Survey Assistant

Studied orangutan individuals

As of August 2023, we have identified 76 individual orangutans. Among them, 17 orangutans live in the vicinity of the survey area. For these 17 individuals, we have been able to monitor their growth process: independence from their mother, reproduction, and childbirth. The following photos show 23 individuals that have been observed from 2019 to 2022 (mother and child are counted as one individual).

  • Aco

  • Ali

  • Beth

  • Bob

  • Danum

  • Gaman

  • Gotenz

  • Gyu

  • Jack

  • Johnny

  • Kate

  • Khai

  • Lina

  • Linda with Lya

  • Lom

  • Mike

  • Rony

  • Ruby

  • Sheena with Elis

  • Son

  • Sumi with Lexi

  • Yamato

  • Yanti-Sely

Daily life of wild orangutans and our research activities

Here is the daily life of an orangutan and our daily research activiies.


Orangutans make a new nest in a tree for sleeping every night. We wait for the orangutans to wake up under their nests early in the morning around 5:30 a.m., a few dozen minutes before they wake up from their nests. It varies depending on the individual and the season, but the orangutans slowly come out from their nests after 6:00 am. The orangutans forage and move on to the next place where they can find foods. During this time, we will be tracking and recording the orangutan's behavior and foods at a rate of "once per minute".


Around noon, when the temperature is high, the orangutans stop moving and rest on thick, well-ventilated branches. Then, in the afternoon when the wind starts blowing, orangutans start moving again, and they repeatedly move, feed, and rest.


In the evening, when the sun is setting around 5 to 6 p.m., orangutans build a new nest and go to sleep. The nest is shaped like a large birds’ nest, and is built by repeatedly weaving thin branches inside. It takes about three to five minutes to build a nest. As orangutans fall asleep, we strain our eyes in the dark to see how the orangutans would have slept in their nests. This is the end of our research of the day, and we return back to our research station.

Orangutan nest

Examples of research themes in Danum Valley

  • Understanding changes in orangutan population (Dr. Tomoko Kanamori)

    To understand the changes in the population of orangutans in Danum Valley, Dr. Kanamori has been conducting monthly surveys to determine the density of the orangutans for over 20 years. Dr. Kanamori also conducts monthly surveys on fruit availability, to determine how many trees are fruiting in the forest. This result of fruit availability is compared to the population density of orangutans. Such comparison, for example, reveals that the population density temporarily increases as orangutans gather to eat fruits during the fruiting season.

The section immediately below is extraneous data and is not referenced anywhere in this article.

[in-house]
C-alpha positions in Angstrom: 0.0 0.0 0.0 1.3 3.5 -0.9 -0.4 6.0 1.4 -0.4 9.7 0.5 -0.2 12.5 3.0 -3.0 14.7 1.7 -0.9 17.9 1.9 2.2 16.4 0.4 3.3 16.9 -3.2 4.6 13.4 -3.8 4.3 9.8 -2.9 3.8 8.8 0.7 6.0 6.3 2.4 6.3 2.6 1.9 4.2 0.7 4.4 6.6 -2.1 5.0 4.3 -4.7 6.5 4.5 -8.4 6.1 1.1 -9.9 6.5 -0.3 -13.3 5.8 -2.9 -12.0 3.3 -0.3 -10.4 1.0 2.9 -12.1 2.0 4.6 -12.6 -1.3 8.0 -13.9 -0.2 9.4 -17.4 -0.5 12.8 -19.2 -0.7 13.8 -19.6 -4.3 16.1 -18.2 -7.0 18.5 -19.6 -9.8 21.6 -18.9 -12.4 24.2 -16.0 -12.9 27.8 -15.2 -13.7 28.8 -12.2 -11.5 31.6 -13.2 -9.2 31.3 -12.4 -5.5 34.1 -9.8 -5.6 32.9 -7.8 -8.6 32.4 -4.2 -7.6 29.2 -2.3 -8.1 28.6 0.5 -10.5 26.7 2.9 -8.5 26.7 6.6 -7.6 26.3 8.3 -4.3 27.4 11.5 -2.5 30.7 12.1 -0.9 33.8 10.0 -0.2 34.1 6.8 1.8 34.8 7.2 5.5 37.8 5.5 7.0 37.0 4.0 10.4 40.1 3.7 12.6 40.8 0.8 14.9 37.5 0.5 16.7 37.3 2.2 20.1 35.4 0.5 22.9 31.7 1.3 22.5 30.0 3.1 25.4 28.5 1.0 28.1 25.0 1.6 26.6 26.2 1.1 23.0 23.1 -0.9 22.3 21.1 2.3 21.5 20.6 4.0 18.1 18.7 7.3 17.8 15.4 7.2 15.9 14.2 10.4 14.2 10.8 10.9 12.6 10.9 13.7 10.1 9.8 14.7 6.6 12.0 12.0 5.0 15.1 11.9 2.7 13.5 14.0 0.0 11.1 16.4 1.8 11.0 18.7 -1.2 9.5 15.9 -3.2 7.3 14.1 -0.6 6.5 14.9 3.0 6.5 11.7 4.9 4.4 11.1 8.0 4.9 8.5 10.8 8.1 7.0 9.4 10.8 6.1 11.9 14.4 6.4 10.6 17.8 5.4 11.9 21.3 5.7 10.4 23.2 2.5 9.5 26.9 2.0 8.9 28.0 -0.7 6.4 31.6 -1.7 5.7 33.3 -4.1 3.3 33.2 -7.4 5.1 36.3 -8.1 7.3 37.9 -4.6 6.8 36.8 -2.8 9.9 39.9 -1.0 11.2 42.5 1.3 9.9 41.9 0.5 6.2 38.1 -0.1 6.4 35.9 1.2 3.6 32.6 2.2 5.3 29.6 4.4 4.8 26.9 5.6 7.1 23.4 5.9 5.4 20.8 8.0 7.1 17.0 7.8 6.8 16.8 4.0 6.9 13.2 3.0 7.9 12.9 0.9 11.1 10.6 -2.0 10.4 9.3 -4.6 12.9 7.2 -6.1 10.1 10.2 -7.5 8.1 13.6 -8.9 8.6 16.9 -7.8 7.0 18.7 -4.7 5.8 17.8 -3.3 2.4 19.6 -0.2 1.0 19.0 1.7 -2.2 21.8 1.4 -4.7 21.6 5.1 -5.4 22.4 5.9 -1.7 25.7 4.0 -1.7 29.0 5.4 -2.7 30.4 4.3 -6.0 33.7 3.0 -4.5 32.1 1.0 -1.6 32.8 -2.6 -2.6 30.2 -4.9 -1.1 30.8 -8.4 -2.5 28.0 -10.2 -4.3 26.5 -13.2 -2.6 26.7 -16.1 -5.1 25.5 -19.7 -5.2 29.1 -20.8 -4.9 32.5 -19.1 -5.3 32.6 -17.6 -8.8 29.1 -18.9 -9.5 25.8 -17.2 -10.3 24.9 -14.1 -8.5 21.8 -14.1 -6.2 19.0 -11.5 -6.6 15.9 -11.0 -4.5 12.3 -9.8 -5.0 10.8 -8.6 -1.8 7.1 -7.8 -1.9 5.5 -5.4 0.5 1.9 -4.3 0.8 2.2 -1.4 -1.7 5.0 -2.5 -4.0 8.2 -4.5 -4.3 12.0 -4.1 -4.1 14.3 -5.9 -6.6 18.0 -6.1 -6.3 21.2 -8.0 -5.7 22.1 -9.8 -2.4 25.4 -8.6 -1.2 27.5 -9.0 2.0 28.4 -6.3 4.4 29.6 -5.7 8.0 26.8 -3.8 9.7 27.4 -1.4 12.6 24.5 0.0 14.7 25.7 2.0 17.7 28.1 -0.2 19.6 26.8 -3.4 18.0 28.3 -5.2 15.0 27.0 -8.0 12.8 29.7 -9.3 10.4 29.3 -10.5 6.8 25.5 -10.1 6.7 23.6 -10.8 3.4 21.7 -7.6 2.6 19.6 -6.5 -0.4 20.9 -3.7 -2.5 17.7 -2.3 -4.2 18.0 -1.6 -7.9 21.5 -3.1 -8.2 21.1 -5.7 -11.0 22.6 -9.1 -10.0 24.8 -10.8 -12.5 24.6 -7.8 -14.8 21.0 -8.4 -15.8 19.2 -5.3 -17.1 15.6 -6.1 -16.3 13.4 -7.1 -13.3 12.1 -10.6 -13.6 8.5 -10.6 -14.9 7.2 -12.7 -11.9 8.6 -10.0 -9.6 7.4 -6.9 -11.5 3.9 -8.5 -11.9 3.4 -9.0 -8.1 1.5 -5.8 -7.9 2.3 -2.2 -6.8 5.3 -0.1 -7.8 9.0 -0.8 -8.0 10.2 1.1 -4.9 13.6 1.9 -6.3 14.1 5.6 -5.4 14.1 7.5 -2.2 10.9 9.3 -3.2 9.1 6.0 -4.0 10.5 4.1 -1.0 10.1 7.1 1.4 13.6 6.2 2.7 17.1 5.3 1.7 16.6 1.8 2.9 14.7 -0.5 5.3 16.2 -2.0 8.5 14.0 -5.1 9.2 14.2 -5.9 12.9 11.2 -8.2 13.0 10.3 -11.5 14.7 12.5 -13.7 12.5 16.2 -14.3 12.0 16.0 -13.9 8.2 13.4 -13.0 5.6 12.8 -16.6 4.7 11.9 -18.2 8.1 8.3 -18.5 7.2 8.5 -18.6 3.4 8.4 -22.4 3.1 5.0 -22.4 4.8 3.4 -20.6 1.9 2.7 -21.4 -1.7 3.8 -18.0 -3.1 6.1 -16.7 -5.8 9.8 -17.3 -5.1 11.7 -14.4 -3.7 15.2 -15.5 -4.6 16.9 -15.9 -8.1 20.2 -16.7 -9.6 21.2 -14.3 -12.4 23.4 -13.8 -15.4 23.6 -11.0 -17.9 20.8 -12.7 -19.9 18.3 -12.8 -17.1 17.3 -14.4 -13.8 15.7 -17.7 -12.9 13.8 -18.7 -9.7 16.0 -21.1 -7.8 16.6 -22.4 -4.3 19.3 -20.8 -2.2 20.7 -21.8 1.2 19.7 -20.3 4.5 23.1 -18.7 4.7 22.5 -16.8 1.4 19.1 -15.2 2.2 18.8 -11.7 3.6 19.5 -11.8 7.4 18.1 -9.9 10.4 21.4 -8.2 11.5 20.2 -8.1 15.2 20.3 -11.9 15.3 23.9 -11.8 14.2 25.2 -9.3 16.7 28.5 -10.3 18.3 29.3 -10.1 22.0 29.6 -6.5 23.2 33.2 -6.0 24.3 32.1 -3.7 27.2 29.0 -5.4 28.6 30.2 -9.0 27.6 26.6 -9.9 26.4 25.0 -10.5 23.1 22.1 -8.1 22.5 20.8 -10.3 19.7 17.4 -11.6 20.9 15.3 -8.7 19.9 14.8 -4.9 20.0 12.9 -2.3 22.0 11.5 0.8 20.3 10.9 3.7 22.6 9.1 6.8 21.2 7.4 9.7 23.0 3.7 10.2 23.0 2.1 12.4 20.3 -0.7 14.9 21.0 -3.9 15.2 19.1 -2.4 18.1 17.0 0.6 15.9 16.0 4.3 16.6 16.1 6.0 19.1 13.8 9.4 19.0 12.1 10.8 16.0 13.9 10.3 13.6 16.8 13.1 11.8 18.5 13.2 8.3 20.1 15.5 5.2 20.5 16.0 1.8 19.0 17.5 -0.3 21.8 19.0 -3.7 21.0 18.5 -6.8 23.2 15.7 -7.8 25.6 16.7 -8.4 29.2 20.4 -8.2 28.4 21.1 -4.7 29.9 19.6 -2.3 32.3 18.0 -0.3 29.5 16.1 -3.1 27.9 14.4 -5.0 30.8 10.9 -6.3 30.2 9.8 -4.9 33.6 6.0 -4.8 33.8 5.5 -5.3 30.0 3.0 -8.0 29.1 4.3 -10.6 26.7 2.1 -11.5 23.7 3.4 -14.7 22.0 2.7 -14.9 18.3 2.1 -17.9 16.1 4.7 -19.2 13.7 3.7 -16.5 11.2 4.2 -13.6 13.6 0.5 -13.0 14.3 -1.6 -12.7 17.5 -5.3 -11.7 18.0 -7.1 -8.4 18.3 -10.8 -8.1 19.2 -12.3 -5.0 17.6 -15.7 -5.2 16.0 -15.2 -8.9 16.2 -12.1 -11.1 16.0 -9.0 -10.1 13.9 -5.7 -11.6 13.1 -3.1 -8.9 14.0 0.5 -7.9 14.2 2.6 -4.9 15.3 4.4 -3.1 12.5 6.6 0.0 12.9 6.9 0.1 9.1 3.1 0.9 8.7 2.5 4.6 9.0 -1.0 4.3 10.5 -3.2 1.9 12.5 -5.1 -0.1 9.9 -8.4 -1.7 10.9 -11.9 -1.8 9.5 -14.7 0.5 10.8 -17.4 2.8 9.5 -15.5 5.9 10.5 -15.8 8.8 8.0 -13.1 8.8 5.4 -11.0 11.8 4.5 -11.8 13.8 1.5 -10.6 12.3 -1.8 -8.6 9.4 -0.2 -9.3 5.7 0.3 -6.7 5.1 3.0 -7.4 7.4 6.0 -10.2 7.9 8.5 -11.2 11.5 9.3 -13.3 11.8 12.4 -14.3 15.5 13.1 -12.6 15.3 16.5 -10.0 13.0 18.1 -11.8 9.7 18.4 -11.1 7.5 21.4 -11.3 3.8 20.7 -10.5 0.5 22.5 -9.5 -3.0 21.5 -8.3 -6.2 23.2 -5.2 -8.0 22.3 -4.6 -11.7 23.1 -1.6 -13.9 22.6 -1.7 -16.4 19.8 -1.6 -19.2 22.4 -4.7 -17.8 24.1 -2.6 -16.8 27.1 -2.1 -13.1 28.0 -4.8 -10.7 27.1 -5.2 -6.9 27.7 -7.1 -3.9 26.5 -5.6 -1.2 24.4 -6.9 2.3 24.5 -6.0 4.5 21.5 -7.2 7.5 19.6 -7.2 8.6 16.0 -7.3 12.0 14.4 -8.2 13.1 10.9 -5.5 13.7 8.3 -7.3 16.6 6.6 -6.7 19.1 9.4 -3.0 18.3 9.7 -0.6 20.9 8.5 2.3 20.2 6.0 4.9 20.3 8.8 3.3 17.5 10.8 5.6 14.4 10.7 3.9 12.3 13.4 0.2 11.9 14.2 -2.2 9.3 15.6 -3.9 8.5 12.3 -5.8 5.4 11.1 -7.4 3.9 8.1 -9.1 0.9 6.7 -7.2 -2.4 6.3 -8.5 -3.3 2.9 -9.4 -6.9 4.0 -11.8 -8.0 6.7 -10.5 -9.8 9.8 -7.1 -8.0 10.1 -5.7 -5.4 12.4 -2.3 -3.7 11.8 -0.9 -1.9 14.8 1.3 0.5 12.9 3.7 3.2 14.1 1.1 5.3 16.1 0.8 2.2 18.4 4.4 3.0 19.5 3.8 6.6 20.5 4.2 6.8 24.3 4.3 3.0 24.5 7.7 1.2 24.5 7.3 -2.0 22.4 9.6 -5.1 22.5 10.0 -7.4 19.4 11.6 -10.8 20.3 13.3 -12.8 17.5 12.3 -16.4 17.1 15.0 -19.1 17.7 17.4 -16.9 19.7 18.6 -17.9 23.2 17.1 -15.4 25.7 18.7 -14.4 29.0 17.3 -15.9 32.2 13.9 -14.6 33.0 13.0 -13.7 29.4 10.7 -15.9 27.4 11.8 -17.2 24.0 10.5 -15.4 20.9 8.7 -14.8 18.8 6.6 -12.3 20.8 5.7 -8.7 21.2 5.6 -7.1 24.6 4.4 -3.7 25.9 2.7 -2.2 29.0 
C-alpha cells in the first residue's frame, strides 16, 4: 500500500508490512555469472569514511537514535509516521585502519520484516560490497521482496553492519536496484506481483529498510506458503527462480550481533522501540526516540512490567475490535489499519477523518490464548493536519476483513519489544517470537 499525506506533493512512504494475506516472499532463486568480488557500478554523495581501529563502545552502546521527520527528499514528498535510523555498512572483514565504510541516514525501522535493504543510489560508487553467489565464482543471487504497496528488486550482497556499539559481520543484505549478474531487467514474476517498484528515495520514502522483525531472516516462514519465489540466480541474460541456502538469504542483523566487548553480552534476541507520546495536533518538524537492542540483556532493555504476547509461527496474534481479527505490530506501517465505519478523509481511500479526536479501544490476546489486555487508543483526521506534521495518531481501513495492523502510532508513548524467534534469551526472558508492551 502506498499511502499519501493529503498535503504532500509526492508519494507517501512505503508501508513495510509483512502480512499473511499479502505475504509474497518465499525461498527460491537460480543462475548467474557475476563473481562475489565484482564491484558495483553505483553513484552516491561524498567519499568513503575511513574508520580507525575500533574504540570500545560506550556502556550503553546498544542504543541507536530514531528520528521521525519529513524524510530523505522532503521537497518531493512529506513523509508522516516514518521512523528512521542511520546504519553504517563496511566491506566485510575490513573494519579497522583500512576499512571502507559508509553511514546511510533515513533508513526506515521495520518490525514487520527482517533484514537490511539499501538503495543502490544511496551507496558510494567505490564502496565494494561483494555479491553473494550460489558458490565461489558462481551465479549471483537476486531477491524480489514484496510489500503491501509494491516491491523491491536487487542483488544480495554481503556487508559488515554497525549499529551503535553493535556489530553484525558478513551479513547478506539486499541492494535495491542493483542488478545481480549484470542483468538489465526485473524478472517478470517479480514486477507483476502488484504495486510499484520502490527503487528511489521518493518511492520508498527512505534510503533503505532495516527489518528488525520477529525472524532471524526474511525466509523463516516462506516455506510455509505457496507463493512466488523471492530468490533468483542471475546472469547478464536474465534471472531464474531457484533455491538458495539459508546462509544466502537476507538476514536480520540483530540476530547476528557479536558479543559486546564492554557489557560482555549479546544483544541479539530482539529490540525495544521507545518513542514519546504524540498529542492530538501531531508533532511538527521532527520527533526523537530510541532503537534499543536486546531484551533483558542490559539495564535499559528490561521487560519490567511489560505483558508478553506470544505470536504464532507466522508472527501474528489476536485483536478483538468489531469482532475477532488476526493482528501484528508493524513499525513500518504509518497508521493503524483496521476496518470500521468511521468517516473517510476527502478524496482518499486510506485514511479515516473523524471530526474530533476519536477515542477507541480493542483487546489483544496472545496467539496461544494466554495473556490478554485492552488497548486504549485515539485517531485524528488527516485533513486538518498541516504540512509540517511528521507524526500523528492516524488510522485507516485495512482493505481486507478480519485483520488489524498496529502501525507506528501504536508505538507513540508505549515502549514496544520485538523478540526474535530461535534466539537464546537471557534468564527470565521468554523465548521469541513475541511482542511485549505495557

Know the changes in population
  • Understanding the forest through food (Dr. Tomoko Kanamori)

    Ninety-nine percent of the food eaten by the orangutans in Danum Valley is plants. The variety of edible species is very rich, with over 365 species in 174 genera in 73 families of fruits, leaves, barks, and flowers. By investigating how much varieties of flora is needed for orangutans living in the primary forest, Dr. Kanamori hopes to understand the ecology of primary forest in the Borneo Island.

    Understanding the forest from food
  • Understanding society through parent-child relationships (Dr. Tomoyuki Tajima)

    Because orangutans are solitary, we can know very little about their kinship, such as paternity, from behavioral observation. Dr. Tajima is collecting feces from orangutans and analyzing their DNA to investigate their kinship. DNA analysis reveals kinship among orangutan individuals, which clarifies the understudied society of solitary wild orangutans.

  • Reproduction (Dr. Noko Kuze)

    Dr. Kuze studies the reproduction of orangutans by collecting their urine and measuring their hormone levels. Females only come to estrus every 6–9 years, it takes a long time to collect data for this study.

  • Development of immature individuals (Dr. Renata Mendonça)

    Dr. Mendonça studies the behavioral development of immature orangutans aged between 1 and 7 years old. Dr. Mendonça clarified the characteristics of the transition process from infancy, when the child is dependent on the mother, to the juvenile period, when the immature individulas learns to forage, move, and play around the mother.

  • Biomolecular investigation (Dr. Takumi Tsutaya)

    By analyzing the proteins and tracers of orangutans’ feces and bones, Dr. Tsutaya investigates their diet, breastfeeding and weaning patterns, and health status. By analyzing various molecules contained in the samples, the life way of orangutans can be revealed , which could not be determined from behavioral observations and DNA analysis.

Why do orangutans need long-term research?

Orangutans are slow-growing animals with a long life expectancies (estimated at 50 – 60 years). Our 20-year research activity is only equivalent to one third of an orangutan's life. To accurately understand the ecology of orangutans and to ensure that their population does not decline, we need to continue research as long as possible.